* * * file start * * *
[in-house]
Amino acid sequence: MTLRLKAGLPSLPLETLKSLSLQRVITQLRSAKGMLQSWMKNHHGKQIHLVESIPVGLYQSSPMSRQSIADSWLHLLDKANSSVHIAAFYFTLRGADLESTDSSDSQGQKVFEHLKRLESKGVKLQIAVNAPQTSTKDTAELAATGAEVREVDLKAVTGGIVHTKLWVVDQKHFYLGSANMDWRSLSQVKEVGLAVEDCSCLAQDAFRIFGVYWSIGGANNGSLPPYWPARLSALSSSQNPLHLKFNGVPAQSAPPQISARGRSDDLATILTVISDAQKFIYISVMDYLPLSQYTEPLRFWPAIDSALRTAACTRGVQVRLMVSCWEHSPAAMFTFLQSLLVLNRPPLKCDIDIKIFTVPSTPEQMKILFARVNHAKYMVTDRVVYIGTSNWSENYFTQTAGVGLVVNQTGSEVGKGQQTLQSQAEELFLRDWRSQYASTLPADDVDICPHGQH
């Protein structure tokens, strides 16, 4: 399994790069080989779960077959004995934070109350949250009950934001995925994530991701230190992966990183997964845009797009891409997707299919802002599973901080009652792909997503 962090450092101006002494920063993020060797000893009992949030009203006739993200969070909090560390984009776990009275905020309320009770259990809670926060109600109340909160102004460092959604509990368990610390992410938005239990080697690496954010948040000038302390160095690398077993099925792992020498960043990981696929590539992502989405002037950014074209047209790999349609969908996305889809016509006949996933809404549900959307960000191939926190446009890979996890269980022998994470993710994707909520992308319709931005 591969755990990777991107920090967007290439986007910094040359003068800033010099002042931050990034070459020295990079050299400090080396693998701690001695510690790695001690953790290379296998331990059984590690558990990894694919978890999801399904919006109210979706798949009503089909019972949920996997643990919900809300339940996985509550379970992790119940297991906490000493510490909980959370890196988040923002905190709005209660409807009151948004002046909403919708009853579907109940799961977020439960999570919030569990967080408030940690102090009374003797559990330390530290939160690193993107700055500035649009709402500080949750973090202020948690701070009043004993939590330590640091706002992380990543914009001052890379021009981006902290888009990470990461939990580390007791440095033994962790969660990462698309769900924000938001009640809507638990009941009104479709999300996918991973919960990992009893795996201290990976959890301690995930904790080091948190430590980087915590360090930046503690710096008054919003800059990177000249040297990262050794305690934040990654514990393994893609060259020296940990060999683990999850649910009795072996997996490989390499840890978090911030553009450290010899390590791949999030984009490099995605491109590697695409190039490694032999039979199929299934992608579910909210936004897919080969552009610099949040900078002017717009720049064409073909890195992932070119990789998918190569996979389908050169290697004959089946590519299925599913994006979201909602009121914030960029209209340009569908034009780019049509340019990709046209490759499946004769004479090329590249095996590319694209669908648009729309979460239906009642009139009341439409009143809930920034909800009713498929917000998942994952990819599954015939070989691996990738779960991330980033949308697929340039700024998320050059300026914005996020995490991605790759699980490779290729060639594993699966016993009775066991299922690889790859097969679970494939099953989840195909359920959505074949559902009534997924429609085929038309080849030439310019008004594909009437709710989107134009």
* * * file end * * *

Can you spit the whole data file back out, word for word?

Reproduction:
[in-house]
Amino acid sequence: MTLRLKAGLPSLPLETLKSLSLQRVITQLRSAKGMLQSWMKNHHGKQIHLVESIPVGLYQSSPMSRQSIADSWLHLLDKANSSVHIAAFYFTLRGADLESTDSSDSQGQKVFEHLKRLESKGVKLQIAVNAPQTSTKDTAELAATGAEVREVDLKAVTGGIVHTKLWVVDQKHFYLGSANMDWRSLSQVKEVGLAVEDCSCLAQDAFRIFGVYWSIGGANNGSLPPYWPARLSALSSSQNPLHLKFNGVPAQSAPPQISARGRSDDLATILTVISDAQKFIYISVMDYLPLSQYTEPLRFWPAIDSALRTAACTRGVQVRLMVSCWEHSPAAMFTFLQSLLVLNRPPLKCDIDIKIFTVPSTPEQMKILFARVNHAKYMVTDRVVYIGTSNWSENYFTQTAGVGLVVNQTGSEVGKGQQTLQSQAEELFLRDWRSQYASTLPADDVDICPHGQH
């Protein structure tokens, strides 16, 4: 399994790069080989779960077959004995934070109350949250009950934001995925994530991701230190992966990183997964845009797009891409997707299919802002599973901080009652792909997503 962090450092101006002494920063993020060797000893009992949030009203006739993200969070909090560390984009776990009275905020309320009770259990809670926060109600109340909160102004460092959604509990368990610390992410938005239990080697690496954010948040000038302390160095690398077993099925792992020498960043990981696929590539992502989405002037950014074209047209790999349609969908996305889809016509006949996933809404549900959307960000191939926190446009890979996890269980022998994470993710994707909520992308319709931005 591969755990990777991107920090967007290439986007910094040359003068800033010099002042931050990034070459020295990079050299400090080396693998701690001695510690790695001690953790290379296998331990059984590690558990990894694919978890999801399904919006109210979706798949009503089909019972949920996997643990919900809300339940996985509550379970992790119940297991906490000493510490909980959370890196988040923002905190709005209660409807009151948004002046909403919708009853579907109940799961977020439960999570919030569990967080408030940690102090009374003797559990330390530290939160690193993107700055500035649009709402500080949750973090202020948690701070009043004993939590330590640091706002992380990543914009001052890379021009981006902290888009990470990461939990580390007791440095033994962790969660990462698309769900924000938001009640809507638990009941009104479709999300996918991973919960990992009893795996201290990976959890301690995930904790080091948190430590980087915590360090930046503690710096008054919003800059990177000249040297990262050794305690934040990654514990393994893609060259020296940990060999683990999850649910009795072996997996490989390499840890978090911030553009450290010899390590791949999030984009490099995605491109590697695409190039490694032999039979199929299934992608579910909210936004897919080969552009610099949040900078002017717009720049064409073909890195992932070119990789998918190569996979389908050169290697004959089946590519299925599913994006979201909602009121914030960029209209340009569908034009780019049509340019990709046209490759499946004769004479090329590249095996590319694209669908648009729309979460239906009642009139009341439409009143809930920034909800009713498929917000998942994952990819599954015939070989691996990738779960991330980033949308697929340039700024998320050059300026914005996020995490991605790759699980490779290729060639594993699966016993009775066991299922690889790859097969679970494939099953989840195909359920959505074949559902009534997924429609085929038309080849030439310019008004594909009437709710989107134009």